Friday, August 24, 2018

Today by Paddy Manning

Exit Turnbull, enter ScoMo
Dutton’s chaotic coup was a fail


Malcolm Turnbull lost the prime ministership today, but almost looked a winner this afternoon at a press conference confirming he would quit politics “before too long”, and that his ally Scott Morrison had won the leadership contest in a stunning defeat for the plotters behind Peter Dutton. Today’s chaotic spill was an epic fail for the right-wing extremists who never explained why a Dutton coup was in the national interest. The majority of the party were clearly unpersuaded of the need for a radical change: Morrison and his deputy Josh Frydenberg were responsible for the tax and energy reforms that were targeted by the plotters. The key question now for the stability of the country is whether those forces behind Dutton will accept today’s result, or continue to tear the Morrison government apart ahead of an election that should surely come sooner rather than later.

Prime agitator Tony Abbott tried to save face as he emerged shell-shocked from the party room today, telling reporters “we’ve lost a prime minister but we’ve still got a government to save”. Unless he gets a frontbench role in the looming reshuffle, it is very hard to see Abbott rallying behind Morrison, and even then it is possible that he would work to undermine Morrison after the next election. Abbott would be an uncomfortable presence in cabinet; he has never forgiven Morrison for switching to the Turnbull camp in 2015, which proved the final nail in the coffin for Abbott’s prime ministership.

It was former finance minister Mathias Cormann who played a similar role yesterday. He effectively terminated Turnbull’s leadership by announcing, flanked by ministers Mitch Fifield and Michaelia Cash, that he had swung in behind Dutton. In the end, the spill motion was only supported by 45 votes, with 40 MPs remaining loyal to Turnbull. There were only three votes in it, and some have speculated that Cormann may have been mistaken or misled about the momentum behind Dutton’s challenge. This afternoon, a shattered Cormann went on Sky News to defend his “awful decision”, and when asked if he believed the Liberals could unite behind Morrison he said “I believe so”.

Today Paul Murray, one of the Sky News after dark opinionators who pushed for Turnbull to be dumped, called for “those of us who have been deeply invested in this” to take “a deep breath” and fall in behind Morrison. Then he made a slip: “… we have elected, or they have elected, I should say, don’t misinterpret that …” Like Ray Hadley’s on-air slip this week, when he apparently read out a text message from Dutton himself, Murray’s slip-up underlines the point Nine political editor Chris Uhlmann made powerfully this week: certain media have crossed the line, becoming active players in a campaign against a sitting prime minister. In the fake news era, with trust in the media through the floor, it is one of the main lessons of this spill.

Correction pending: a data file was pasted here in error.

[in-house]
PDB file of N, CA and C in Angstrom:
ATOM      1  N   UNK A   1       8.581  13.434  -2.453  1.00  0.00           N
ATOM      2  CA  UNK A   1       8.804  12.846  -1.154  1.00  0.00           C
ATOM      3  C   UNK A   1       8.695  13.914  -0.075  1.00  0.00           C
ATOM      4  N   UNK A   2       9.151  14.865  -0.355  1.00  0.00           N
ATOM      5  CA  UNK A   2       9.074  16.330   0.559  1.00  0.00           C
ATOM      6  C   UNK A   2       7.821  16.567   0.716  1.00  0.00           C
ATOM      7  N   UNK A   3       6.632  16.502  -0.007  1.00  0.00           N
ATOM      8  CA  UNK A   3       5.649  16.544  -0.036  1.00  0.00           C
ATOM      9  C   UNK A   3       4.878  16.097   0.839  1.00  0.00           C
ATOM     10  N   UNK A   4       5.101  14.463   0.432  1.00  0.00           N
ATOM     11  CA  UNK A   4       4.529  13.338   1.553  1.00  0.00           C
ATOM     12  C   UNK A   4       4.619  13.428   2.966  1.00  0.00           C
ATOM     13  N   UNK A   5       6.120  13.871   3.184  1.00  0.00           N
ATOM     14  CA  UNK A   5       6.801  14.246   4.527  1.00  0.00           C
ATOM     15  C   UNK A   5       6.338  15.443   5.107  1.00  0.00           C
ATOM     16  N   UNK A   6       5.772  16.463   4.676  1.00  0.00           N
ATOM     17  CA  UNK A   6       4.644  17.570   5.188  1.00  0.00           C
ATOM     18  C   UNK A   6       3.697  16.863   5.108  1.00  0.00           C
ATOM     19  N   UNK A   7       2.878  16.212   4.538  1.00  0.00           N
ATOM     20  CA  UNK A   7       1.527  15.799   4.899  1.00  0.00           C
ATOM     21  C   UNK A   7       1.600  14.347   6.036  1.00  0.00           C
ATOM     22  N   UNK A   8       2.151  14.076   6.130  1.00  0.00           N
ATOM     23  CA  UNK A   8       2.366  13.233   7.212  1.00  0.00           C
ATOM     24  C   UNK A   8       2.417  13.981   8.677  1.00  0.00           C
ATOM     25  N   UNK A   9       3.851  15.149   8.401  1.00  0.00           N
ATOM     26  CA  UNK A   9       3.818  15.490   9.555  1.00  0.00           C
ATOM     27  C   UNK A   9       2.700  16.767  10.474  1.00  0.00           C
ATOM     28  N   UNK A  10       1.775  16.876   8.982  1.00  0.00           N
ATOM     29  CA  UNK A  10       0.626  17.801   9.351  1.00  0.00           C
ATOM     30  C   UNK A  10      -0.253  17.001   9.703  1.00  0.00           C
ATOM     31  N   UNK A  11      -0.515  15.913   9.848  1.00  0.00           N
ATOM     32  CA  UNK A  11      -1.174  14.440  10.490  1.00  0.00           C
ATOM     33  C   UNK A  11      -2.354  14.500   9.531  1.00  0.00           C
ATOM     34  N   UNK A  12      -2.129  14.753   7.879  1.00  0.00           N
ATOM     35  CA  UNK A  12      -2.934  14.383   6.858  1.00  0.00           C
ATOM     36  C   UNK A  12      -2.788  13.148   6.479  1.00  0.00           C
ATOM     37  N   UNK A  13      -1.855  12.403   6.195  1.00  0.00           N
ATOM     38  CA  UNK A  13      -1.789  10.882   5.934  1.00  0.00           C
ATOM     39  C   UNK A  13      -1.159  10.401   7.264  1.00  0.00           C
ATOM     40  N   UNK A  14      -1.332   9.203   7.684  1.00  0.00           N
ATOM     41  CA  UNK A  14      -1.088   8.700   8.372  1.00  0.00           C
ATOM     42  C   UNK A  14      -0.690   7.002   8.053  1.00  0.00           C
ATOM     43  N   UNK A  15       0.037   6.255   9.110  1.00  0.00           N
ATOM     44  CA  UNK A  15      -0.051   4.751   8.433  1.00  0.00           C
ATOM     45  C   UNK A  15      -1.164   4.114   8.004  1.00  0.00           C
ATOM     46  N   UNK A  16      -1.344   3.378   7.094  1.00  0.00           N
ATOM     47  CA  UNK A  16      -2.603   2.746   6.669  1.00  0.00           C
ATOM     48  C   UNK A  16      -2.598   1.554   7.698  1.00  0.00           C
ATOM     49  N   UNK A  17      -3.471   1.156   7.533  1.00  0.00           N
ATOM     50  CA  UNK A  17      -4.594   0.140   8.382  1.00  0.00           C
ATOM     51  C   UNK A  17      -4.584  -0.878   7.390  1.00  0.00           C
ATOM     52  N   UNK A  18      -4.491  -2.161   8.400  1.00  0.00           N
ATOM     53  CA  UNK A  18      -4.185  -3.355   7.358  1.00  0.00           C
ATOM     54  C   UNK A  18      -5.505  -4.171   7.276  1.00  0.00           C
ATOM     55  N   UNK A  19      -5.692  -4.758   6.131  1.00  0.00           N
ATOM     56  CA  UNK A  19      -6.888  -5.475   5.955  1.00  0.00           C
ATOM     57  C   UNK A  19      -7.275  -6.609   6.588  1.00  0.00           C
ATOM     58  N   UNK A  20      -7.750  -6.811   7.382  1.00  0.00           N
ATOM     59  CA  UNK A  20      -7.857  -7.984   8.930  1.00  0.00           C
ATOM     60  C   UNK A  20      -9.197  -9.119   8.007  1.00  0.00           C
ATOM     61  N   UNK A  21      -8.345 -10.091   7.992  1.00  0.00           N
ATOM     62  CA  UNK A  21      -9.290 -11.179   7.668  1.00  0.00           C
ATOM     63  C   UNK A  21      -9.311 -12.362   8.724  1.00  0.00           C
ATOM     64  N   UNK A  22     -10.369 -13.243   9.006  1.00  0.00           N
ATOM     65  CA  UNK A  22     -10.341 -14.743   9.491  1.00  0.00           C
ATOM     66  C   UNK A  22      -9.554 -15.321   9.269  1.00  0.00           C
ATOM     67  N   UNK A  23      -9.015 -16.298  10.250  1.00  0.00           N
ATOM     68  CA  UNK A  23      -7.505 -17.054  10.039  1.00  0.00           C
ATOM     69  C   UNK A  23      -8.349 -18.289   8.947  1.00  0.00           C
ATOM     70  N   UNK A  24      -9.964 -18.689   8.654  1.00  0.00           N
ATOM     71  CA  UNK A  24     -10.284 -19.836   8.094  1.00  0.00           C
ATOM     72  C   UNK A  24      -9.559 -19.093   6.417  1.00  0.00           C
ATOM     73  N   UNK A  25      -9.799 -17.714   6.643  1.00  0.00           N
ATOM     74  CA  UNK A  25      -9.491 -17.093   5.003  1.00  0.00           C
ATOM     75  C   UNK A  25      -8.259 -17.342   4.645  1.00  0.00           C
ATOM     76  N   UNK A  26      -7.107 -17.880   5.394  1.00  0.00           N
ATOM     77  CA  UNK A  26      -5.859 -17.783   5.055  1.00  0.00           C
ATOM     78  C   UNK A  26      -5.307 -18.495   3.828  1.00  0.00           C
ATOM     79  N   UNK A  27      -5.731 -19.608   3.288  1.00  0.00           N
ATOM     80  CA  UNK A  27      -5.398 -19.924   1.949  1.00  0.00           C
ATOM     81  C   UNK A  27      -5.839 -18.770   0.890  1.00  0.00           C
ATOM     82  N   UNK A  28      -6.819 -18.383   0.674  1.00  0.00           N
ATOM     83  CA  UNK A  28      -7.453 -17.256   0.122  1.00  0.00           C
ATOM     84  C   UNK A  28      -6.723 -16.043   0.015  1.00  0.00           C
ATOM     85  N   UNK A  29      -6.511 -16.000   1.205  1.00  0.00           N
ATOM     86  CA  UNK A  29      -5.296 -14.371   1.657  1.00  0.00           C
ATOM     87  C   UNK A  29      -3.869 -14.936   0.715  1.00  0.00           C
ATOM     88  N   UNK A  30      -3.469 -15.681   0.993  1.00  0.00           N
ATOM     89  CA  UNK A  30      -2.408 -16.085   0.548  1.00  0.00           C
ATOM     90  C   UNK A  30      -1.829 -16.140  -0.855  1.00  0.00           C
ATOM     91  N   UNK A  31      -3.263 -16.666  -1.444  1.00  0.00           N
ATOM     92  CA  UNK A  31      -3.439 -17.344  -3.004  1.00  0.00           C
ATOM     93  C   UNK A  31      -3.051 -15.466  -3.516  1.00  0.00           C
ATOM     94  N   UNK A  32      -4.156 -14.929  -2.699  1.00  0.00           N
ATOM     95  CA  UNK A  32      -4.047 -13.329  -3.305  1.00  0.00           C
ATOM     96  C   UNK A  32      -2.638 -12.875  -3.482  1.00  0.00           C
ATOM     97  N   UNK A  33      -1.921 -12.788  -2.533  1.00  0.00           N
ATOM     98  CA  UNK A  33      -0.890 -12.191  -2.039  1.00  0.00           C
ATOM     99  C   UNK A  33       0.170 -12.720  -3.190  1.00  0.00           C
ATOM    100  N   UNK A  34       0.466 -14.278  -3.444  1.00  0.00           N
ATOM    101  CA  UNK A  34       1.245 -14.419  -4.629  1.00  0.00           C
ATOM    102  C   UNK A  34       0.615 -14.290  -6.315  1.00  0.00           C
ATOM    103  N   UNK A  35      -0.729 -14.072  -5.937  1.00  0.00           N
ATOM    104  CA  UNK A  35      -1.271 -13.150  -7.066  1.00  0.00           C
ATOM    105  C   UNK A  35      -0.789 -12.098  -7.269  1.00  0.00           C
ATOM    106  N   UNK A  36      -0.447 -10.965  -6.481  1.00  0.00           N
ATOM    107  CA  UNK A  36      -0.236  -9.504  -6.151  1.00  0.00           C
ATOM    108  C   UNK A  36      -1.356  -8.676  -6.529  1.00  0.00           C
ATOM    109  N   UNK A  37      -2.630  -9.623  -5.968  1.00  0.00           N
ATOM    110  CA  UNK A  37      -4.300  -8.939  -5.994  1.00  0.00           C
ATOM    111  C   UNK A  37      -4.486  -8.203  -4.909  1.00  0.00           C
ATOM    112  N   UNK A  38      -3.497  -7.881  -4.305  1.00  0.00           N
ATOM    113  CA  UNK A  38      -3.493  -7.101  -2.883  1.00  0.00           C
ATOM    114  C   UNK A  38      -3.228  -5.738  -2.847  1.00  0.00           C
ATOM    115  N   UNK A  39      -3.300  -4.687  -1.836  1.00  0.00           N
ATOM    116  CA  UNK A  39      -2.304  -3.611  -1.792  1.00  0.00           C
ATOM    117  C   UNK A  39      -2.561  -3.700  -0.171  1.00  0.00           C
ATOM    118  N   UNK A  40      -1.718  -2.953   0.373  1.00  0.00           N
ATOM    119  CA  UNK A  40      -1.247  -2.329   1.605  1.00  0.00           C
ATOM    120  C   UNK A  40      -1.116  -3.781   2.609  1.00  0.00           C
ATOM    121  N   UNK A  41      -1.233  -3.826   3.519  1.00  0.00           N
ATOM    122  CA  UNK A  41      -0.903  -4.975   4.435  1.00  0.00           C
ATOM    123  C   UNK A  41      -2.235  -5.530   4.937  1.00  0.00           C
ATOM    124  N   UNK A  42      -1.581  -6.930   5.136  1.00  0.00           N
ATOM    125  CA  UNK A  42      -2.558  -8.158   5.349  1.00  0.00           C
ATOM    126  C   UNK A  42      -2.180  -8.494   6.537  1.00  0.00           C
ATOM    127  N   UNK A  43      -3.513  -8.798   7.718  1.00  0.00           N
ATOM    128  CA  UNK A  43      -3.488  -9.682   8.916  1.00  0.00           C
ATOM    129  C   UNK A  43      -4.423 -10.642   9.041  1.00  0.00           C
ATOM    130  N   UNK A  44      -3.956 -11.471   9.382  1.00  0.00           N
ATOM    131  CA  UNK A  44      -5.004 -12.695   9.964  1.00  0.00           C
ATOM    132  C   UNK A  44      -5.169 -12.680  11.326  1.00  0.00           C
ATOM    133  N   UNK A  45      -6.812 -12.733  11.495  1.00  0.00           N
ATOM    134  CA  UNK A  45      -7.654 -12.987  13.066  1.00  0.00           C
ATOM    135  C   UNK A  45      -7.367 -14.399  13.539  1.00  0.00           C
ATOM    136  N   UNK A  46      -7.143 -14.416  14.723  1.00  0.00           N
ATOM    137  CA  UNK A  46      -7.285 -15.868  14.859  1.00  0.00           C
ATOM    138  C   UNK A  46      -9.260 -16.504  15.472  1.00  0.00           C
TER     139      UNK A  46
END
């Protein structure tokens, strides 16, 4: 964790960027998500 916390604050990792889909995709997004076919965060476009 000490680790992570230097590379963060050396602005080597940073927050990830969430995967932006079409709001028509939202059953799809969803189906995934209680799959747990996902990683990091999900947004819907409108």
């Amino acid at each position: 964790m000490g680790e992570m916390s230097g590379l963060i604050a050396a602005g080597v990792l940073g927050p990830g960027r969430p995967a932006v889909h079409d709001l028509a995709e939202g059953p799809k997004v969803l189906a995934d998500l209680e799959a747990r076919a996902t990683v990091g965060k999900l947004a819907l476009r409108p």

If it really is the case that the party can unite behind Morrison and Frydenberg but could not rally around Turnbull and Bishop – even though the policy platform is the same – then the entire spill appears to be motivated by vengeance. The only satisfaction that Abbott and the other Turnbull-haters can draw from today is revenge, but the cost to the Liberal Party, and to the country, will be substantial.

since this morning

The solicitor-general has advised that Peter Dutton “is not incapable” of sitting in parliament, but also that it is “impossible to state the position with certainty”.

In non-spill news, AGL chief executive Andy Vesey has resigned after a controversial four years in the role, marked by a tense relationship with Canberra over energy policy.


The Australian reports [$] that the governor-general must be satisfied today that the prime minister he appoints can command a majority in parliament, as doubts emerge about the government’s numbers. George Williams, dean of law at the University of NSW, said that this was a political crisis, not a constitutional one, and that the governor-general’s role today is straightforward.

In The Guardian, David Marr writes that Peter Dutton is not a sure vote winner even on his own home turf. Overnight, vandals threw brick pavers through the front windows and doors of his electoral office at Strathpine, north of Brisbane. Meanwhile, Fairfax Media explores the heinous crime that defined Peter Dutton’s policing career.

In the AFR, Phillip Coorey writes [$] that “Australian politics is sick and broken. And it’s not just the politicians who need to lift their game, it’s the entire polity.”

In Fairfax Media, Catherine McGregor writes that “in its current state the Liberal Party cannot even organise an assassination, let alone run the country.”

by Stephanie Bishop
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Sheila Heti’s ‘Motherhood’ and Jacqueline Rose’s ‘Mothers’

by Anwen Crawford
Vale Aretha Franklin
The Queen is dead; long live the Queen

Paddy Manning

Paddy Manning is contributing editor (politics) at The Monthly and has worked for the ABC, Fairfax, Crikey and The Australian. He is the author of Body Count: How Climate Change Is Killing Us, Inside the Greens and Born To Rule: The Unauthorised Biography of Malcolm Turnbull.


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